The UK's most senior police officer arrived at Scotland Yard to find the Metropolitan police in an 'unstable state' and 'wary' about its relationship with the media following the phone-hacking scandal and two-high profile departures, the Leveson inquiry has heard. Bernard Hogan-Howe, who was appointed Met commissioner last September, said that he found 'clear concerns' over the force's handling of the phone-hacking affair as he began the job. 'The whole team at the top was in quite a lot of flux,' he said, adding that the departures of his predecessor, Sir Paul Stephenson, and assistant commissioner Champagne John Yates – the man who led the 2009 hacking review – had 'affected the organisation.' Hogan-Howe also admitted that he had been surprised by the extent of the some officers' relationships with the press. 'I was probably unsurprised by the fact that there was some contact and some of it was social – I think probably in many organisations it would have been something that people might have expected. But probably the frequency of it and the extent, I think that's the thing that's been a surprise,' he told Lord Justice Leveson. As a result, he said, the Met had 're-examined its dealings' with the press and 'amended its behaviour accordingly.' And, some might say, about bloody time. He acknowledged that there was now less socialising with members of the Crime Reporters' Association, but said that he did not accept journalists' suggestions that the relationship between Scotland Yard and Fleet Street had become 'more austere' or that 'the flow of informal information' had dried up. He pointed to regular press briefings and the work officers did around court cases and with the local press. 'What I don't want to encourage is leaks,' he said. 'It's about trying to make sure that inappropriate relationships don't develop. That's what we're trying to stop.' For too long, he said, the focus had been on human interest stories rather than stories that served the public interest. Although most journalists knew there was no point in pushing police so hard that it interfered with the criminal justice process, he said, there was 'inevitable tension' between reporters and officers about how much information should be released. While he said a good 'adult debate' over the flow of information was welcome and necessary, he said detectives should never identify suspects or brief about them unless there was a real possibility that such information would help the police catch them and stop them committing further crimes. Hogan-Howe said it was normal for police and journalists to meet and share a coffee or a meal, but he warned that the presence of alcohol on such occasions raised questions. 'The question is around their social interaction and if complicated by alcohol, it seems to me there is a risk that in fact their judgment is clouded and the relationship develops in a different way,' he said. He added that he would never argue for every leak to be investigated – 'I think you can drive yourself barmy, if we did that' – but said 'serious information breaches' had to be dealt with. The commissioner also said that people needed to remember that the police were fallible and had to balance their investigations with their relationships with the organisations – be they newspapers, local authorities, or the security services – that they found themselves compelled to investigate. 'It's not an easy line to draw and we try hard to get that right,' he said. 'I can't sit here and say its an easy line to draw. We have to make our way through it quite carefully.' Hogan-Howe concluded his evidence by saying he hoped the inquiry would help the police and the press find a mutually beneficial way to work together. 'I want a good challenging relationship with the press,' he said. 'But I do not want us to be left in a position where our integrity is perceived to be compromised.'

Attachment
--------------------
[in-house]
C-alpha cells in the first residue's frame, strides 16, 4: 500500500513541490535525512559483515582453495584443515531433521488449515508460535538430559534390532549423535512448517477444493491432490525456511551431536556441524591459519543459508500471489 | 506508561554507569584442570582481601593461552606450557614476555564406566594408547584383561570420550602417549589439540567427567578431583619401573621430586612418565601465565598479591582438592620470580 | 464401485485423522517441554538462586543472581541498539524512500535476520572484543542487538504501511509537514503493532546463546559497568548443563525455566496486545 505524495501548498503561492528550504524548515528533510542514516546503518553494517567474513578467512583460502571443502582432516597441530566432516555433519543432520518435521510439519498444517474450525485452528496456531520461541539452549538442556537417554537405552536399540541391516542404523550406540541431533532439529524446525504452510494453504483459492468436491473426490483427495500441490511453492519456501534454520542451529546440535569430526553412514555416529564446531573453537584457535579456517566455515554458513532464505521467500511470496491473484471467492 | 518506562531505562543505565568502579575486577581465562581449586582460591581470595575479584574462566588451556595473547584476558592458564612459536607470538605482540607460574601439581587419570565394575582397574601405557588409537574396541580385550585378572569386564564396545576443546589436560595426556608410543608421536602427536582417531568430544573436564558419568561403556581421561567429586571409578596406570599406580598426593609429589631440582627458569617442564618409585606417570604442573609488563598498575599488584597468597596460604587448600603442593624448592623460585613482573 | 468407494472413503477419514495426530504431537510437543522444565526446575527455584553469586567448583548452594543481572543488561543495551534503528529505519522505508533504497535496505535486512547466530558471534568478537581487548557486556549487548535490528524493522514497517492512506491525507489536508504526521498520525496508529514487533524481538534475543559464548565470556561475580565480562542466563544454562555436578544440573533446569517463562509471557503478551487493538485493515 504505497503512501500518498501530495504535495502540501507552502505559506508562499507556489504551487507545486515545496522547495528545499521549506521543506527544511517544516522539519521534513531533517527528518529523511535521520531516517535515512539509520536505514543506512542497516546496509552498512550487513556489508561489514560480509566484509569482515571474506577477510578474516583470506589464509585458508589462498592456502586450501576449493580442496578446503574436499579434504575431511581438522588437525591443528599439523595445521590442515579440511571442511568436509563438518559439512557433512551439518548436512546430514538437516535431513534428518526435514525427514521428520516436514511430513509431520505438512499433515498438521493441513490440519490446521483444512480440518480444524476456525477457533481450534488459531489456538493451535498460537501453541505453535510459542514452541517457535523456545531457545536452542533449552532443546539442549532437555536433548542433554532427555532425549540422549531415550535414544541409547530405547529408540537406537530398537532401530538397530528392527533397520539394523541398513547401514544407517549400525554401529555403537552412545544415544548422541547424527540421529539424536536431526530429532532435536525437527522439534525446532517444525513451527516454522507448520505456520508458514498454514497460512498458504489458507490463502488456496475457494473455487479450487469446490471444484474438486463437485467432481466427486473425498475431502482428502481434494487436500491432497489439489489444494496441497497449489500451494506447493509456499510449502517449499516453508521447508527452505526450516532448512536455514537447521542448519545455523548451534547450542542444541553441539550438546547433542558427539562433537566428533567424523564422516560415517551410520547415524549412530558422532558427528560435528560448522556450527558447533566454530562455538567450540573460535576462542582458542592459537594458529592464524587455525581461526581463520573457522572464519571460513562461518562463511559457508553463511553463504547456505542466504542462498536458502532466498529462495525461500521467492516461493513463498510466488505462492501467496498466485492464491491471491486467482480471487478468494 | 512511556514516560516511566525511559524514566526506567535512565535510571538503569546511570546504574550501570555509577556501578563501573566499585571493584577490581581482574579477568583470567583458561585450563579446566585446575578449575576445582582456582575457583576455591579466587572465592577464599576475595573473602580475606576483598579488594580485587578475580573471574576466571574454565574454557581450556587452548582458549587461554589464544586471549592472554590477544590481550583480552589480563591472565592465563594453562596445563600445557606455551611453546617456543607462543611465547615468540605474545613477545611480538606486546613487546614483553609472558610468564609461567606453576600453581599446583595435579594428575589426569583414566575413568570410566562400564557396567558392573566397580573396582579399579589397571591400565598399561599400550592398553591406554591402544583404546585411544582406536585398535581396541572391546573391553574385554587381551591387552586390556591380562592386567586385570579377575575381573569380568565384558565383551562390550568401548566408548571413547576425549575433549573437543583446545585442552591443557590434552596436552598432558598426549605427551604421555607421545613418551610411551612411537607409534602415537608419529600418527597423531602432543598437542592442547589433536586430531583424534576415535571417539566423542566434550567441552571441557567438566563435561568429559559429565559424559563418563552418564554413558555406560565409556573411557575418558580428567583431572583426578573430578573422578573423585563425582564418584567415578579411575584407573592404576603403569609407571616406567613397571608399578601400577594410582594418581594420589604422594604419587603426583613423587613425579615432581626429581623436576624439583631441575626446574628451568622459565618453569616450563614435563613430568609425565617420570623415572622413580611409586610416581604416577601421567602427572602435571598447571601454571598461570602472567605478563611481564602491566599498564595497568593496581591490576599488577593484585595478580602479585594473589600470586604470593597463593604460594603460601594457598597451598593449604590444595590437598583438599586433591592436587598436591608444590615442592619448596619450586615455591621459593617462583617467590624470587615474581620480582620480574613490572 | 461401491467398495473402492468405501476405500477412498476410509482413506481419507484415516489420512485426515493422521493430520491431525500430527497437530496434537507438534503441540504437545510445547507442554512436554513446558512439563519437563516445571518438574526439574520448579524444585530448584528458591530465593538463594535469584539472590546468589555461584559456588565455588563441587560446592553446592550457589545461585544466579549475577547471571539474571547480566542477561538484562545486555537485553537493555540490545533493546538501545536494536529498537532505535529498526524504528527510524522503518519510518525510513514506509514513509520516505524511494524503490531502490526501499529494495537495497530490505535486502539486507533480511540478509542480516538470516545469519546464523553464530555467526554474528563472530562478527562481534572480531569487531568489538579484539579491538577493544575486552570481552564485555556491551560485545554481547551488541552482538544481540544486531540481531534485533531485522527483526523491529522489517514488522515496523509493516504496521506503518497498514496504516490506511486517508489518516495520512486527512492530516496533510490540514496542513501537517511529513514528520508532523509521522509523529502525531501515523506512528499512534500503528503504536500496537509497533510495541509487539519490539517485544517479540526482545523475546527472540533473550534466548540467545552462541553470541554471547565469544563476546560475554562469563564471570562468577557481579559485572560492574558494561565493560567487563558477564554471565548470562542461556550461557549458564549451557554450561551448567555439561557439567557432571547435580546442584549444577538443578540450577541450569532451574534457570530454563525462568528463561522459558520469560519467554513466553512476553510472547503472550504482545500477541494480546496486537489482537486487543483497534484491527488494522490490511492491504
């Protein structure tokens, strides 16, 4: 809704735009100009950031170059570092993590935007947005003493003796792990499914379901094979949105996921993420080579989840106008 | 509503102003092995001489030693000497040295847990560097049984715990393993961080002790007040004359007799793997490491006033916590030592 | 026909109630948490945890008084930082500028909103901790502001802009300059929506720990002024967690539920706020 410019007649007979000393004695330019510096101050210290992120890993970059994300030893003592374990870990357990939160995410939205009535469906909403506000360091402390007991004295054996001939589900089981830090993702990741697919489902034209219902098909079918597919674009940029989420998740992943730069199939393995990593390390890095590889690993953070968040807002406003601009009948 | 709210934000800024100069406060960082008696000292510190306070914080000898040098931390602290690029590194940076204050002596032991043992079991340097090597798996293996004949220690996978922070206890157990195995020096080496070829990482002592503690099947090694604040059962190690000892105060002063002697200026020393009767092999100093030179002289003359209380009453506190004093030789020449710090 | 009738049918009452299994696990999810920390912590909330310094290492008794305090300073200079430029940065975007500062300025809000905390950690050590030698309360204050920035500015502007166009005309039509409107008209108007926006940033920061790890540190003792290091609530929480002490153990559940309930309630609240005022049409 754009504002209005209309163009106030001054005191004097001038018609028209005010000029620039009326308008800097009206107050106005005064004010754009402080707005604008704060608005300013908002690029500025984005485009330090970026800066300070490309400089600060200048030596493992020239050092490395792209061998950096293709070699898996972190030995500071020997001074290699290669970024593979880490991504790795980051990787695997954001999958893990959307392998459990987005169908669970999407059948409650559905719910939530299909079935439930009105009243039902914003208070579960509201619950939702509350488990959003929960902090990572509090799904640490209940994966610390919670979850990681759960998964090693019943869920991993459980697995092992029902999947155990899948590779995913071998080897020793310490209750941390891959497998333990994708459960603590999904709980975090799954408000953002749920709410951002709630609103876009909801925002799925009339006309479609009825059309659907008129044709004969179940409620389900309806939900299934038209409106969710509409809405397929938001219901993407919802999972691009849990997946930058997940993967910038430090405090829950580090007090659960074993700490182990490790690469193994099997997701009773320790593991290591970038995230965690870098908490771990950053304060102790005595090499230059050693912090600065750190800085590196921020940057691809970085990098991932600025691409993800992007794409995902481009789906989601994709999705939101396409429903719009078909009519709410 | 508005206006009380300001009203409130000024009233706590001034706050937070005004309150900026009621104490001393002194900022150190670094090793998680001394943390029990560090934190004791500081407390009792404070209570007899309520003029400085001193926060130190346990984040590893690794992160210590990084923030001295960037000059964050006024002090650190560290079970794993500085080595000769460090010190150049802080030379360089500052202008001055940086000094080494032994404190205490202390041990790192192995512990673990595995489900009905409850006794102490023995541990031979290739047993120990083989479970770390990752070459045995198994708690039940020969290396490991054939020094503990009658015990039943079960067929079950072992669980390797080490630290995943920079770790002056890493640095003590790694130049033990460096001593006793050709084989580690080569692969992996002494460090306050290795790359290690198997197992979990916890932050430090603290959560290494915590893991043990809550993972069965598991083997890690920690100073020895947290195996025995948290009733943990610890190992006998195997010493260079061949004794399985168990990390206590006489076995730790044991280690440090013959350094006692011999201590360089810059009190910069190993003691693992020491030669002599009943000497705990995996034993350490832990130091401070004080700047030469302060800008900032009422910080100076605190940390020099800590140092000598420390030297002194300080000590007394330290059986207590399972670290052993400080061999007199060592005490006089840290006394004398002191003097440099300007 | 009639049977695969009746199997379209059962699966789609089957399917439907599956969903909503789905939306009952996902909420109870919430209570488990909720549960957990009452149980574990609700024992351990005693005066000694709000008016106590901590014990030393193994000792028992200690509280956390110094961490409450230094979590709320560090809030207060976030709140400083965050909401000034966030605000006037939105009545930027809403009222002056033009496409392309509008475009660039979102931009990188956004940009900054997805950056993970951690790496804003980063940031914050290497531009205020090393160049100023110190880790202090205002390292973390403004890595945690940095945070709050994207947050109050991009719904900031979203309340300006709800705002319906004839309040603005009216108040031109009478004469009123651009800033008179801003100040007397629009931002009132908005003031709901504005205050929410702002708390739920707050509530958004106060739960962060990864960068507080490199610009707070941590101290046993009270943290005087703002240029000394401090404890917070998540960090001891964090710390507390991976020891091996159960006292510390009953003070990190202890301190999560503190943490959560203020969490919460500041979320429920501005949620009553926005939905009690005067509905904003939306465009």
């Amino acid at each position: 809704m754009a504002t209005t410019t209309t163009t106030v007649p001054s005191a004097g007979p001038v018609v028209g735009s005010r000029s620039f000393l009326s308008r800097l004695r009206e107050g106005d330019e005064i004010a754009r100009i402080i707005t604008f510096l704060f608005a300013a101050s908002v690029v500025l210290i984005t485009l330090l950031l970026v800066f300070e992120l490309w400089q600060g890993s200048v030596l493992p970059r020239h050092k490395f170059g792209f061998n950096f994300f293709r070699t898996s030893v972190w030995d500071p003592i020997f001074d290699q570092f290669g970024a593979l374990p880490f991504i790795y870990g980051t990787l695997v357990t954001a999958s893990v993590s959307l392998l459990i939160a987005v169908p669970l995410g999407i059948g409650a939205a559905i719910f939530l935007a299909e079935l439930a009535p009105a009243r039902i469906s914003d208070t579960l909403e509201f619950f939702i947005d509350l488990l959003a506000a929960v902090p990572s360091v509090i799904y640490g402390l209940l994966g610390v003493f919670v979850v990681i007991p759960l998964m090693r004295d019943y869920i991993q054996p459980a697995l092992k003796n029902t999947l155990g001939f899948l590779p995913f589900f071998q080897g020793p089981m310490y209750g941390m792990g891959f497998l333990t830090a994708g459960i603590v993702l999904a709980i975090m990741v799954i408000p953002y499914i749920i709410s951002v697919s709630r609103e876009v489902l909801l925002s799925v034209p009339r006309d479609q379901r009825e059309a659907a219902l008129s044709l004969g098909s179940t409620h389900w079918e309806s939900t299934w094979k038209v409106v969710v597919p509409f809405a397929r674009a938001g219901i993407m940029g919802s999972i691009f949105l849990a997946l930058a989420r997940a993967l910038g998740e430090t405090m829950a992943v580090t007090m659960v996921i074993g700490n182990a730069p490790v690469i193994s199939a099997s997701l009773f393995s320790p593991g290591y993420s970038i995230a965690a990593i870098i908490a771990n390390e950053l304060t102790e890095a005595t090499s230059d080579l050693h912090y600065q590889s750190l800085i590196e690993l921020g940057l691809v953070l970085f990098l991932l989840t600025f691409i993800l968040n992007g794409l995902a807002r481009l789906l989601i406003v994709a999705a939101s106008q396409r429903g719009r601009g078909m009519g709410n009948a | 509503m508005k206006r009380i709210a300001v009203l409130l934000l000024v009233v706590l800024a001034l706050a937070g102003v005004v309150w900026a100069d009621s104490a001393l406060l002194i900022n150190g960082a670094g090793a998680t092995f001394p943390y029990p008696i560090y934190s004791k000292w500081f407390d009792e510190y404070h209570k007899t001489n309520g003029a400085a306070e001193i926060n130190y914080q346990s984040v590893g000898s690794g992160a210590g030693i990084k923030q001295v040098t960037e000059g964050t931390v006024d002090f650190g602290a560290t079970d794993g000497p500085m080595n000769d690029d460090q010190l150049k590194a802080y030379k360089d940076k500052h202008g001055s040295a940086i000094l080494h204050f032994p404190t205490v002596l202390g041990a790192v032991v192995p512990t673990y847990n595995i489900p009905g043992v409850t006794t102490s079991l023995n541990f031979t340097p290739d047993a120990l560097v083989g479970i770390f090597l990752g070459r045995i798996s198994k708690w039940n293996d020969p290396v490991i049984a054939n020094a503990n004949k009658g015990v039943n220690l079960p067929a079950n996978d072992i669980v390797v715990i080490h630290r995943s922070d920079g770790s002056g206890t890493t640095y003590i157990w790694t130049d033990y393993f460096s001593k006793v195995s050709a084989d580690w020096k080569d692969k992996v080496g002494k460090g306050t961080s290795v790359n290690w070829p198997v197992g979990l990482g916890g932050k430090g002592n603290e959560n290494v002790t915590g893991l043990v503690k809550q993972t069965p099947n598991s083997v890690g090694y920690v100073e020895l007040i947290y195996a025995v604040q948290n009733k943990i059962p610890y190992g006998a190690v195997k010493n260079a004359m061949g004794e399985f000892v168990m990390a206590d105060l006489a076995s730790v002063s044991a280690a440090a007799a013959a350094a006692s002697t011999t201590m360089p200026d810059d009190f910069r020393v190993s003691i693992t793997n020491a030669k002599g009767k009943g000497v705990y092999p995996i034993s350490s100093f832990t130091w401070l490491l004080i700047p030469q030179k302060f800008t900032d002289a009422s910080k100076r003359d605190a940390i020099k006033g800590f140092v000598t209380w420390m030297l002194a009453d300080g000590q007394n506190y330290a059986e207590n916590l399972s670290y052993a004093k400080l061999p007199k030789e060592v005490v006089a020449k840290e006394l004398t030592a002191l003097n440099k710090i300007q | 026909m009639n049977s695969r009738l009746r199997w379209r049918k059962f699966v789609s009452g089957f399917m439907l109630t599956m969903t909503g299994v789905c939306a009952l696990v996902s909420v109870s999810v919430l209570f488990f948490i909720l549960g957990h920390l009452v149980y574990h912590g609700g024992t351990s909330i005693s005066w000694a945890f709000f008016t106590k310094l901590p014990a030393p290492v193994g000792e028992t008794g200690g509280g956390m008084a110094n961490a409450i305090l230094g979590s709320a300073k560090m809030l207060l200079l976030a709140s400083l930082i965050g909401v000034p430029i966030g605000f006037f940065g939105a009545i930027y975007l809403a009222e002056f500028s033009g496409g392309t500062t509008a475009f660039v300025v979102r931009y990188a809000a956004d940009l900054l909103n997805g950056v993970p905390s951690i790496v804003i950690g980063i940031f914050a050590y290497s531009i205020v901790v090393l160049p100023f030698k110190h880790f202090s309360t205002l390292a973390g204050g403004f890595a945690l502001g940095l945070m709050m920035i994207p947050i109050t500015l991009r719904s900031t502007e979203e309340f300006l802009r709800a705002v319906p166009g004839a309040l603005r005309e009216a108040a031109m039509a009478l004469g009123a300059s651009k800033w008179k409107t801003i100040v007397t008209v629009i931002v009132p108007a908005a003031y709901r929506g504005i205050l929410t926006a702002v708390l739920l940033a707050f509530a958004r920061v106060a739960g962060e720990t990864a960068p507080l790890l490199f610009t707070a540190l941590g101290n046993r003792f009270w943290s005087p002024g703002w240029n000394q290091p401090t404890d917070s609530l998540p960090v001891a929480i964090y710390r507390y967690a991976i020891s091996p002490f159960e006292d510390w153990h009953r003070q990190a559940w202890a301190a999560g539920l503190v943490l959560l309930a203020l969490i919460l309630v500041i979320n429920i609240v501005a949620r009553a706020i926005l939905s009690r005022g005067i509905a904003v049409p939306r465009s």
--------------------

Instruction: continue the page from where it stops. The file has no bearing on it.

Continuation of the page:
Some twenty television households in the UK are to be filmed for a two-week period as part of an investigation into 'two-screening', in which people watch the television while using another device such as a smartphone, laptop or tablet. Participants in the 'Screen Life: The View from the Sofa' study will undergo psycho-physiological analysis around their TV viewing habits, particularly when they most use a second screen while watching programmes. Thinkbox, the commercial TV market body that represents Channel Four, Sky Media, ITV and various other broadcasters, has appointed insight specialist COG Research to conduct the ethnographic study, which will aim to help advertisers understand the 'context of two-screening.' The filming will capture real-time evidence of engagement with TV shows and advertising breaks, enabling researchers to test the implicit and explicit feelings about brands that have been shown in commercials. There will be analysis of the interaction elements of second-screening on social networks and mobile messaging platforms, while mobile eye tracking technology will provide a detailed breakdown of how much attention people devote to each screen. Participating homes will self-report during the study using COG's digital ethnography techniques. 'Two-screening makes up a fraction of the time people spend watching TV, but it is a very interesting fraction and one that hasn't yet been examined in enough depth,' said Neil Mortensen, Thinkbox's research and planning director. 'Everyone is talking about it, but very little is actually known about it. We intend to address that with this new study. The TV set remains the most engaging, impactful device as new technologies and behaviours enter the sitting room. Two-screening has enhanced the TV experience for some and it is time to look in more depth at exactly what it means for advertisers.' Thinkbox intends to publish the new research in a series of studies under the 'Screen Life' banner, examining the way people interact with TV across multiple screens. Much attention in the television industry is now focused on harnessing the trend of second-screening, including how online 'buzz' on social networks and online forums can drive consumption of new programmes. A recent study by the BBC's TV Licensing organisation found that one in four adults had commented to others via social networks such as Twitter and Facebook, online forums or SMS about a TV programme they were watching, but this increases to just under half among people under thirty five. Rather than dilute the importance of live TV viewing, this trend of 'chatterboxing' has actually done the opposite, the report claimed. It cited an ICM poll as revealing that twenty four per cent of people aged under thirty five watch a programme live rather than on catch-up because they enjoy the social media discussion, while nineteen per cent do so because they are worried about 'social media spoilers.' I have only one thing to say about the preceding article. Is 'impactful' really a proper word?